Governor urges Oregonians to get COVID-19 booster shots to protect against Omicron

First variant case detected in Lane County

Dec. 22, 2021 — In a Dec. 17 press conference, Oregon Gov. Kate Brown provided an update on the current state of COVID-19 in Oregon. She was joined by Oregon Health Authority Director Patrick Allen, State Epidemiologist Dr. Dean Sidelinger, Chief Medical Officer at the Oregon Health & Science University Dr. Renee Edwards, and Lead Data Scientist at OHSU’s Business Intelligence Unit Dr. Peter Graven.
"This week we identified the first cases of the Omicron variant in Oregon. While we are all still learning about this new variant, it is clear from the experiences of the United Kingdom and other countries that we have only weeks to prepare before Omicron hits our communities and health care systems in full force," said Brown. "Masks, vaccines, and the incredible efforts of our health care workers, public health partners, and National Guard members have seen us through the Delta surge. We will need to make the same statewide, collaborative efforts to see us through Omicron.”
OHSU’s modeling shows that Oregon has about a three-week window to prepare for this next surge.

“Boosters are our best protection against Omicron. The state will be taking important steps to make sure our most vulnerable Oregonians have access to booster shots and to make sure we are ready to support our hospital systems for another surge. A big part of that plan will depend on each and every one of you,” Brown said.

On Dec. 20, Lane County Public Health (LCPH) announced The first lab confirmed case of SARS-CoV-2, B.1.1.529, Omicron variant in a Lane County resident.

Following a contact investigation, it is believed this resident contracted Omicron while traveling and it was not the result of community spread in Lane County. The sample was sequenced and identified by the University of Oregon Genomics & Cell Characterization Core Facility (GC3F).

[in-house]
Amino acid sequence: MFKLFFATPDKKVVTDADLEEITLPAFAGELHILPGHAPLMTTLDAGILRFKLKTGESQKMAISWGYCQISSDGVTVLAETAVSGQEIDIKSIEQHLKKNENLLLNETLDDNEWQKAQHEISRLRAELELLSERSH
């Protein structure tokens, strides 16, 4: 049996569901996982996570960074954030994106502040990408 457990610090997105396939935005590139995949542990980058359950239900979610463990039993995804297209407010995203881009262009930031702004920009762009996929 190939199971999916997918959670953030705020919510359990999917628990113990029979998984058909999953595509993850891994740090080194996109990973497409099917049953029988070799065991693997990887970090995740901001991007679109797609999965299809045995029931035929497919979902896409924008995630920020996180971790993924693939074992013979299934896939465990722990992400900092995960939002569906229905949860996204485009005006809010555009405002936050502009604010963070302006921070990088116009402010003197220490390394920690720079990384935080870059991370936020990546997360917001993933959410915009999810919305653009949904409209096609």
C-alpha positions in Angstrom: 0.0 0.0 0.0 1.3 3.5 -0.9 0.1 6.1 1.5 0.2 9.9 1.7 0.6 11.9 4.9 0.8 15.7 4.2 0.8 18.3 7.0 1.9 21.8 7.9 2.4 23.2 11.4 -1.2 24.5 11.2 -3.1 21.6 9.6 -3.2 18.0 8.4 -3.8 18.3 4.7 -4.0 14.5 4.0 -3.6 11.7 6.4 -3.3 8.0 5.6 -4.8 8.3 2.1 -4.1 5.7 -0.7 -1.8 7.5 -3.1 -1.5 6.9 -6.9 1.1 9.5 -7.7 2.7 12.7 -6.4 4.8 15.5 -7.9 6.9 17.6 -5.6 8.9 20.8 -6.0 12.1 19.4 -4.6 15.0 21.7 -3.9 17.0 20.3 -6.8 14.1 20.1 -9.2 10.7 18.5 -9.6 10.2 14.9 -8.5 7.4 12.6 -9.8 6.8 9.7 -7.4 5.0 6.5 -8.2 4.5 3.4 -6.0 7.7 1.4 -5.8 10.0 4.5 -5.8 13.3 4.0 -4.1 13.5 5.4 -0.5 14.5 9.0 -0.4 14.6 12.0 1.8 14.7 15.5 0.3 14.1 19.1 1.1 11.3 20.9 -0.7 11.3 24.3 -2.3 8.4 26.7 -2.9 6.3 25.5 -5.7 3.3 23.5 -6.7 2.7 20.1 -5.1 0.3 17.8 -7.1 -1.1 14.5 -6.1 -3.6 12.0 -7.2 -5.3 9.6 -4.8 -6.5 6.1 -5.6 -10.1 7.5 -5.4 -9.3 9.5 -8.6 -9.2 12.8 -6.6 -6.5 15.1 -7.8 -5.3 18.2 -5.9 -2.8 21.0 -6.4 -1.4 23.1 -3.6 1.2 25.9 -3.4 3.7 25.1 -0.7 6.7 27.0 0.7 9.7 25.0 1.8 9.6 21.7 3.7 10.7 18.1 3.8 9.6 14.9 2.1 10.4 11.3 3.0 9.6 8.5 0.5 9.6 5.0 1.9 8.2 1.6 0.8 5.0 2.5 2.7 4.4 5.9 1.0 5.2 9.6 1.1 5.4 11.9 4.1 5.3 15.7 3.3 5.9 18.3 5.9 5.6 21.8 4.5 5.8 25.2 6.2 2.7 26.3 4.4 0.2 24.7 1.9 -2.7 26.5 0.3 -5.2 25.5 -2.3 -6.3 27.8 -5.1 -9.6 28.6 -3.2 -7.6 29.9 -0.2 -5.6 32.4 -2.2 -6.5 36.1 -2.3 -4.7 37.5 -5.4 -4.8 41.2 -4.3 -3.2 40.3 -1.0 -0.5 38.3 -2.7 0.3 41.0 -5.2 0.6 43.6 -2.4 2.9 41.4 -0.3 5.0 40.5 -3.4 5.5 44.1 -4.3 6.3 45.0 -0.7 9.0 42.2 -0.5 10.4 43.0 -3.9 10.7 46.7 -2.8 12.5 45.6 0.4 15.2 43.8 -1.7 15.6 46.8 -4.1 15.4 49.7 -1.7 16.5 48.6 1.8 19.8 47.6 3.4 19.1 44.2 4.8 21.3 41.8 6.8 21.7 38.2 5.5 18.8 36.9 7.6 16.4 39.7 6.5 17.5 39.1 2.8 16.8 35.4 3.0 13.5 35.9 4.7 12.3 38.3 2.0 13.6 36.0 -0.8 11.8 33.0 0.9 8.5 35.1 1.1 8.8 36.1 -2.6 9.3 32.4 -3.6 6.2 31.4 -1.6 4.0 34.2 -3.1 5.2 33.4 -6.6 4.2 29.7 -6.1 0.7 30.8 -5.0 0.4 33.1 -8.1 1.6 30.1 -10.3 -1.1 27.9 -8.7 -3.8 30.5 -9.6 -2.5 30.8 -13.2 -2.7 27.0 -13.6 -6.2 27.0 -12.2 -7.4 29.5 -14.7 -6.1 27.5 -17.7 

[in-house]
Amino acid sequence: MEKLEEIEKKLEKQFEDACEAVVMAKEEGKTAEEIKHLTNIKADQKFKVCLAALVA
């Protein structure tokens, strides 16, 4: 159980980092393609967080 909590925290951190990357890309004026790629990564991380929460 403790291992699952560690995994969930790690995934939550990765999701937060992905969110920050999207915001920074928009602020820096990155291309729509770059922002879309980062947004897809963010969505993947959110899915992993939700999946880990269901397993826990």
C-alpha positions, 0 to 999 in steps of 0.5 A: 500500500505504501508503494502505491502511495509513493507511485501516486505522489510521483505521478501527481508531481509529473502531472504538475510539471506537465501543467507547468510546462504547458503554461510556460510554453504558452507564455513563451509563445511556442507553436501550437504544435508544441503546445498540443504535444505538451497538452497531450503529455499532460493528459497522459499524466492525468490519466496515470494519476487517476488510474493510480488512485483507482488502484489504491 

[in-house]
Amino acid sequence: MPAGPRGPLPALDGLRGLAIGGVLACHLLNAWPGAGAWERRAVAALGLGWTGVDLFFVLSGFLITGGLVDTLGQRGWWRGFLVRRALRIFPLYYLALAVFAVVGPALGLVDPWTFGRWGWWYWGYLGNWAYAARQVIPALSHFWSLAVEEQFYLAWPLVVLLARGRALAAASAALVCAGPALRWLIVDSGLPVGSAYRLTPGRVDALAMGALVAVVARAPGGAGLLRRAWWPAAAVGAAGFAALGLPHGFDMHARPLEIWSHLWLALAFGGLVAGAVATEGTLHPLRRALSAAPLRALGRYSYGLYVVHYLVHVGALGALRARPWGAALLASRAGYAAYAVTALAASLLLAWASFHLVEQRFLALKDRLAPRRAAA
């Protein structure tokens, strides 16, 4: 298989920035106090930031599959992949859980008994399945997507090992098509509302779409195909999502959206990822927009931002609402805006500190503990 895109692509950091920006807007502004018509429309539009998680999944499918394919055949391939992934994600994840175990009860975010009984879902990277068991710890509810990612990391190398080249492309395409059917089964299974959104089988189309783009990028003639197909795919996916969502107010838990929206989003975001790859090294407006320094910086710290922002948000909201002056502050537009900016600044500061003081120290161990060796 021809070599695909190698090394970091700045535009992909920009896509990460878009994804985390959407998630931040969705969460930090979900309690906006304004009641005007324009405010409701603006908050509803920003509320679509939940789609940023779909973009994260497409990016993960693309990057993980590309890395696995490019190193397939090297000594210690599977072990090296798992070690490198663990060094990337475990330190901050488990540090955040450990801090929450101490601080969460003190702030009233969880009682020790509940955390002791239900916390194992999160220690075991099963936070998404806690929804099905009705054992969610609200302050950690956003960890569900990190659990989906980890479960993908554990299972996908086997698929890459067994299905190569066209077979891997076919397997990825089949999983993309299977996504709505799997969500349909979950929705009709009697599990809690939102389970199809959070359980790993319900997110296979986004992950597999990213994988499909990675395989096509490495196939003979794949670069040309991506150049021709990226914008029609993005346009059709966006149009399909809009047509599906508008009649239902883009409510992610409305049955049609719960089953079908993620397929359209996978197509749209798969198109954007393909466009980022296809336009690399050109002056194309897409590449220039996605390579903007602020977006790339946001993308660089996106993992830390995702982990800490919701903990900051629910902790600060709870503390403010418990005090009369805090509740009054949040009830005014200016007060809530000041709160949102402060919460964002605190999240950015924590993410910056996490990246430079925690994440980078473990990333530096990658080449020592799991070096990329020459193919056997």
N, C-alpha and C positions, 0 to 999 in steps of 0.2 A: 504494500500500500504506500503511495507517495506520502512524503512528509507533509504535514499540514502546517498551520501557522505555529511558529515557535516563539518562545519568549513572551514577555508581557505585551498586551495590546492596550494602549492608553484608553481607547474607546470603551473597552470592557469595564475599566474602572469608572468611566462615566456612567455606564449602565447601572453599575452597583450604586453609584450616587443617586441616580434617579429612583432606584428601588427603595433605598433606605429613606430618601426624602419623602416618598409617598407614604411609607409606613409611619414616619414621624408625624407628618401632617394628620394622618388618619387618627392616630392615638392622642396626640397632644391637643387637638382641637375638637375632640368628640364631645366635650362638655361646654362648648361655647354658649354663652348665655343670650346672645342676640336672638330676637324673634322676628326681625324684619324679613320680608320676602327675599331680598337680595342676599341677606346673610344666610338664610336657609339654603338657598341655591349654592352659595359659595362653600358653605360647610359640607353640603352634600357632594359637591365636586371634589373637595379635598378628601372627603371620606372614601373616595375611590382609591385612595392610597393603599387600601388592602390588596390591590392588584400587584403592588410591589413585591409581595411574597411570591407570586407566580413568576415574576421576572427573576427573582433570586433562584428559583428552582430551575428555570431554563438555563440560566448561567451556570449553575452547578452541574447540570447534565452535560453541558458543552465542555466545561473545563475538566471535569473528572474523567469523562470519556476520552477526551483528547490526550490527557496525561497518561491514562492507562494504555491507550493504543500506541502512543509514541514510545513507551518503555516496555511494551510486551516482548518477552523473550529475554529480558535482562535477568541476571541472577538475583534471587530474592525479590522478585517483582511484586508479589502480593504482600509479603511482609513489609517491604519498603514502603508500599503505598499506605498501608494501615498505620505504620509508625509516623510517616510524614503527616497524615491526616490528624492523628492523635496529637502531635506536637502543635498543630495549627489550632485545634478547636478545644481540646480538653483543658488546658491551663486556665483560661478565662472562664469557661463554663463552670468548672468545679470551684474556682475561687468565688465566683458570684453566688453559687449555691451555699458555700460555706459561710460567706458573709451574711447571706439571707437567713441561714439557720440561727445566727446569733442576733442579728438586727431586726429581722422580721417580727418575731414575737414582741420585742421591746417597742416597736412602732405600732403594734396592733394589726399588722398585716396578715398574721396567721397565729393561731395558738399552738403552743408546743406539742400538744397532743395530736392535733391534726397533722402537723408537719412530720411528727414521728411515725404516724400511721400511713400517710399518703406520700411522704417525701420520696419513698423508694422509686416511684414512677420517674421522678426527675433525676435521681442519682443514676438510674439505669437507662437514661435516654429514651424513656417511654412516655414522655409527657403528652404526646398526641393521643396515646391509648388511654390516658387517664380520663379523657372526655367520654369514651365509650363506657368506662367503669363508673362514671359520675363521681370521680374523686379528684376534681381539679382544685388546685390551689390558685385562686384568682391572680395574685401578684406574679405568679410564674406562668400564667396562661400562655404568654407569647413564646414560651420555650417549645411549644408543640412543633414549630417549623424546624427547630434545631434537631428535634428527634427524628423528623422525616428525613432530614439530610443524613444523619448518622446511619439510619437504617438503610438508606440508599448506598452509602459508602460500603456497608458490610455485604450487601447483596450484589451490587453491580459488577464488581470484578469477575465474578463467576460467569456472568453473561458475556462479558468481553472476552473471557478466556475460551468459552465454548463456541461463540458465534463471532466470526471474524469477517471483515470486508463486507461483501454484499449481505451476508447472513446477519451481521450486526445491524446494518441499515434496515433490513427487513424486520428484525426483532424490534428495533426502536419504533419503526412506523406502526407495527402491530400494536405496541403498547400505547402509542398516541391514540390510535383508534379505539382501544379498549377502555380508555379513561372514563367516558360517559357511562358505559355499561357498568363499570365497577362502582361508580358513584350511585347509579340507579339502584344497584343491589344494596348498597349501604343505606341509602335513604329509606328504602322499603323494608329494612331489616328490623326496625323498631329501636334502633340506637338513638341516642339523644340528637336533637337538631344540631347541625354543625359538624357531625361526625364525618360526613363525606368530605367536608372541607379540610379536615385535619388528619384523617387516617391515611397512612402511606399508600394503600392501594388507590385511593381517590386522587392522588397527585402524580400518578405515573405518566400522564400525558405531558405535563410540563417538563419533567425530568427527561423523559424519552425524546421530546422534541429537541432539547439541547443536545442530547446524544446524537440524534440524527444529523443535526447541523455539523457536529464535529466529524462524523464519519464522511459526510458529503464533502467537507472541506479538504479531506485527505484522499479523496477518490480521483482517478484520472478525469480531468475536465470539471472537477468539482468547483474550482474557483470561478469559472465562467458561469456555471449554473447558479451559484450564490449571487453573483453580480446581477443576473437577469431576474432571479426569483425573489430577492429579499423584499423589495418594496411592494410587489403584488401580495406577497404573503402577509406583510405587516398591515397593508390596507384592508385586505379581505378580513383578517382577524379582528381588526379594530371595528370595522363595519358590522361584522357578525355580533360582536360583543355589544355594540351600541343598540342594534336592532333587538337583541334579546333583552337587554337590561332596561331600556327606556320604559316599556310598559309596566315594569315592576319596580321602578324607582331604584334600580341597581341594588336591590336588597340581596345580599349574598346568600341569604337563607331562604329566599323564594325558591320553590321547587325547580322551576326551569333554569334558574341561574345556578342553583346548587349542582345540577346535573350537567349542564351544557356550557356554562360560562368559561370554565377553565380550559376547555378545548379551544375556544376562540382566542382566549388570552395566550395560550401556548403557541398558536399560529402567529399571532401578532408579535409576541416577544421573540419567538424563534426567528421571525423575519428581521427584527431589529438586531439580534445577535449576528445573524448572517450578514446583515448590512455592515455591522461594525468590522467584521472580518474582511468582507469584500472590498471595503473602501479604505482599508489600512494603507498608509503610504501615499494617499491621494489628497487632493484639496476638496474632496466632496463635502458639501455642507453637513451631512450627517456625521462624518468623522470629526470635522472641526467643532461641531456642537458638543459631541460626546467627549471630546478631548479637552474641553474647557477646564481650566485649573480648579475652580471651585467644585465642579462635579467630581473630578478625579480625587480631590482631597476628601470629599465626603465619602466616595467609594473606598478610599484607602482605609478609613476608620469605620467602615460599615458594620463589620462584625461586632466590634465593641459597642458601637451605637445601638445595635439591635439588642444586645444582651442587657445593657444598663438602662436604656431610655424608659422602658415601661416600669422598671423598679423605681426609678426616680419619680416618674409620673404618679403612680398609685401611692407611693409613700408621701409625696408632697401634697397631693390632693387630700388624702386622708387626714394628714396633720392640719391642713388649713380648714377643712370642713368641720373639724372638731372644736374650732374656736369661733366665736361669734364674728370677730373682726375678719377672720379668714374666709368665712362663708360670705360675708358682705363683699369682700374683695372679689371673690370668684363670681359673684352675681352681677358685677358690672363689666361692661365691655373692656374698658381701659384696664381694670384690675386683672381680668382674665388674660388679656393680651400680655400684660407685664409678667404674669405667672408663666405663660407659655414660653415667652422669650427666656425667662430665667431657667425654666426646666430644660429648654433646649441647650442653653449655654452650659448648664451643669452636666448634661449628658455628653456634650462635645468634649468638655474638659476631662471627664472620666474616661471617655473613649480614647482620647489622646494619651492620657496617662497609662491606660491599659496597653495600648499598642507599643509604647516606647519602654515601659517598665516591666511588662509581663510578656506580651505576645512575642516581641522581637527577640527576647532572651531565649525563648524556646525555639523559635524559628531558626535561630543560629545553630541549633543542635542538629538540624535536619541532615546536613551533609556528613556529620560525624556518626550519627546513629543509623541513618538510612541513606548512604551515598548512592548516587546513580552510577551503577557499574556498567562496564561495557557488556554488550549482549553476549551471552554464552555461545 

“The confirmation of Omicron in Lane County reminds of us several important truths,” said Dr. Patrick Luedtke, Senior Public Health Officer. “We don’t live in a bubble, travel increases our odds of variants circulating, and that we have the tools to prevent the impact of Omicron.”

The Omicron variant was first detected in specimens collected on Nov. 11 in Botswana and on Nov. 14 in South Africa.

While experts are still learning about the Omicron variant, initial observations indicate:

1) The variant could be more transmissible but potentially result in less severe illness. It is important to remembered, while less likely, transmission can still occur in vaccinated individuals.

2) Current vaccines are expected to protect against severe illness, hospitalizations, and deaths due to infection with the Omicron variant. However, breakthrough infections in people who are fully vaccinated are likely to occur. With other variants, like Delta, vaccines have remained effective at preventing severe illness, hospitalizations and death.

Brown announced, " I am calling on one million Oregonians to step up and get their booster dose by the end of January. I’ve directed OHA to get the vaccine supply and distribution capacity in place to support this goal. However, we will only reach it if everyone does their part. Get your booster shot. Boosters work and are incredibly effective at continuing your protection against this virus and hospitalization. If you aren’t yet vaccinated, now is the time. This can be a matter of life or death."

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